Google slashes snippets by half
You wouldn’t be blamed for struggling to keep up with Google and its meta description policy updates in recent months. Fact is, the search giant has done a complete U-turn from the position it announced in December 2017 when it increased search result characters to 320. Now, characters have been slashed to 160!
Welcome to the ever-changing, ever-evolving world of SEO. Let’s take a look here at the impact of these changes on how we will rank…
In May, just five months after announcing we all had up to 320 characters in which to promote our company and brand, Google’s Danny Sullivan said on Twitter: ‘Our search snippets are now shorter on average than in recent weeks, though slightly longer than before a change we made last December. There is no fixed length for snippets. Length varies based on what our systems deem to be most useful’.
Quite understandably, this statement led to some angry responses from SEO groups. After changing all their meta descriptions, marketers were being told they had to go through it all again and still it may not be the one Google chooses to use. The search engine giant responded to this reaction by saying they did not actually ask digital marketing managers to change any character lengths on their descriptions but told them not to fret about Google changes. On Twitter, Danny Sullivan was quoted as saying: ‘We didn’t advise any changes on metatags. We advised there was nothing that needed to change’.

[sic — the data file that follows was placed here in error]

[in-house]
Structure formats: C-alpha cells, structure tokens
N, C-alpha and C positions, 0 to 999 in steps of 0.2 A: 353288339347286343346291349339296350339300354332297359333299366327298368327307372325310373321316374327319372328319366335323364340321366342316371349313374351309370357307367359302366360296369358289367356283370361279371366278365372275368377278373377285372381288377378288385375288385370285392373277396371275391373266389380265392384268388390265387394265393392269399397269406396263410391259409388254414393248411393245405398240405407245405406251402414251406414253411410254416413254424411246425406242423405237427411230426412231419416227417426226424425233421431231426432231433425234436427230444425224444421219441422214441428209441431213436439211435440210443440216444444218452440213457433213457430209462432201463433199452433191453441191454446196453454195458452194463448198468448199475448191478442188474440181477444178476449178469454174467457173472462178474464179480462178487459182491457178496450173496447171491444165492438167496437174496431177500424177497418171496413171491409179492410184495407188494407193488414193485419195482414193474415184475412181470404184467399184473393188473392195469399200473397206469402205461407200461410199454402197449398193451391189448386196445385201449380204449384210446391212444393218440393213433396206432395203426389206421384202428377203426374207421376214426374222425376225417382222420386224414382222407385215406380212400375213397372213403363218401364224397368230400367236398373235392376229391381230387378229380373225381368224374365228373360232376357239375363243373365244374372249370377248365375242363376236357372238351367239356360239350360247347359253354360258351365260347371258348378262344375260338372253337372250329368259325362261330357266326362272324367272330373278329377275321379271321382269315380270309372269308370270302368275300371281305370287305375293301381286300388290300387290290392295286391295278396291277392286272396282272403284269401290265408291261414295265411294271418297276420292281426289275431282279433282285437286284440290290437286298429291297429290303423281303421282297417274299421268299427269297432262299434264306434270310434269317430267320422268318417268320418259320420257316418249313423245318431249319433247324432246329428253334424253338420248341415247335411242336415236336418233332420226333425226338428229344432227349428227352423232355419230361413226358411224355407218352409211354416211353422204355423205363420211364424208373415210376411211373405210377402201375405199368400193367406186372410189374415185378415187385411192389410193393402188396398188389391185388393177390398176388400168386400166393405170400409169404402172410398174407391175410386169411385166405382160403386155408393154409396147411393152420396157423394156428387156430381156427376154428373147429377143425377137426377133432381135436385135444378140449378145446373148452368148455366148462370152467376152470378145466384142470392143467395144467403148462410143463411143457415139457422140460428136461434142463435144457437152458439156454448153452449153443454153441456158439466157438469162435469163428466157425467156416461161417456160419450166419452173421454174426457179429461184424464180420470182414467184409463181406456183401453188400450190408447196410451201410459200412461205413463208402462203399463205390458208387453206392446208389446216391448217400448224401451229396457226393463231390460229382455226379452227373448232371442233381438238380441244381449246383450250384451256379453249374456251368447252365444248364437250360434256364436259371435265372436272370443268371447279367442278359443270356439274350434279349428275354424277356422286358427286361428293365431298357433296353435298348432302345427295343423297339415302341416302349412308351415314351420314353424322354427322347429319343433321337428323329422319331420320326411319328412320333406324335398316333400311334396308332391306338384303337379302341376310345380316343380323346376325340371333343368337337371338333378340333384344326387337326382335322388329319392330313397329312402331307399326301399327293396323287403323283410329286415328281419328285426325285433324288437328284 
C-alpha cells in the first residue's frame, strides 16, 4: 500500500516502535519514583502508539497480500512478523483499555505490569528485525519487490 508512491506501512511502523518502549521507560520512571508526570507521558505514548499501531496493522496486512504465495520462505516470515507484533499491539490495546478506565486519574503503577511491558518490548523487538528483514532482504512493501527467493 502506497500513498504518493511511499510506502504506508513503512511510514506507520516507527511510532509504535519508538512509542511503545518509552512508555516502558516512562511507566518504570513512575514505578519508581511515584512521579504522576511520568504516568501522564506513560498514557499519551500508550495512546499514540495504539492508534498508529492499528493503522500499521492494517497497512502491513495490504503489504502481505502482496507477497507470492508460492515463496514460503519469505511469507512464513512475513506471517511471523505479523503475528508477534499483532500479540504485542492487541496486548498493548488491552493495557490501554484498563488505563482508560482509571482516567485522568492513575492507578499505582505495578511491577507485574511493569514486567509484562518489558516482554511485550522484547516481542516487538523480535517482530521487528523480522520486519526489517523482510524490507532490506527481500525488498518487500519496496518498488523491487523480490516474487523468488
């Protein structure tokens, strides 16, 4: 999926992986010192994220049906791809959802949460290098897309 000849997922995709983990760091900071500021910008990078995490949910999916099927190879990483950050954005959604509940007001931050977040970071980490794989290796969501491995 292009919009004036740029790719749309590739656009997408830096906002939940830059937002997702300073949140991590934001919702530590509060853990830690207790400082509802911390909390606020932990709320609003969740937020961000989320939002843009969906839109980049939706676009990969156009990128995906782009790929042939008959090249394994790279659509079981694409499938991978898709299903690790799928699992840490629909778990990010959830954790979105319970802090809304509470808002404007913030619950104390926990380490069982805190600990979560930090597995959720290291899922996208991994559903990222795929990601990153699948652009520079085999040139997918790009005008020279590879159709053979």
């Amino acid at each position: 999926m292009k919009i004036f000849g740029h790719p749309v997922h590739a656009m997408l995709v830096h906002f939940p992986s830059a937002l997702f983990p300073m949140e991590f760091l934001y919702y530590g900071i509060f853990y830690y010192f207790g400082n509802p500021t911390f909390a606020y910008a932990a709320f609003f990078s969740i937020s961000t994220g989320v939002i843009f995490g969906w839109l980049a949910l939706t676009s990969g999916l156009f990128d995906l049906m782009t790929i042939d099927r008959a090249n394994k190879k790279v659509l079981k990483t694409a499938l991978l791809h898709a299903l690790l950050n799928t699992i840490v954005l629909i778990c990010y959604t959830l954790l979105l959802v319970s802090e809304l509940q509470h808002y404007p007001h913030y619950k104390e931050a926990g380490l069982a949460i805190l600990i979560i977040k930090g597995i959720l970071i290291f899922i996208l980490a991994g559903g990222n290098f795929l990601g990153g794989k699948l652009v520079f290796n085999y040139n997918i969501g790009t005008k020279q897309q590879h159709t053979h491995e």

In fact, Rank Ranger’s tracker tool shows the count varies by devices. For a desktop, the count is about 160 or thereabouts, and for mobile, the count is down to 130. On the question of whether digital marketing managers should now shorten the already lengthened characters, Google advises that there is no need to focus too much on the characters since most of the snippets it chooses are often dynamic. Ranking will vary based on different factors, including geo-location, query type, search history, and previous interactions with search engine result pages.
So, what’s the impact on SEO? Well, Google’s idea was initially to pull SERP snippets from the meta description. However, its algorithms can use any text that makes the most sense based on user queries. Compelling and well-written descriptions that are relevant to the page will effect organic traffic. This will impact conversions directly where digital marketing managers will expect visitors to fill out forms and make purchases, among other activities. On the other hand, if the characters chosen are poorly written and used as the SERP snippet, the opposite effect will be noted, and users will be discouraged from clicking on the page.
With that in mind, the best strategy going forward is to rewrite the descriptions and make them shorter on all pages, with the top organic landing pages and those that may have low click-through rates worked on as a priority. The content on the site should be audited to make it compelling with the right keywords but not stuffed. Also, ensure that the first paragraph has about 160 characters.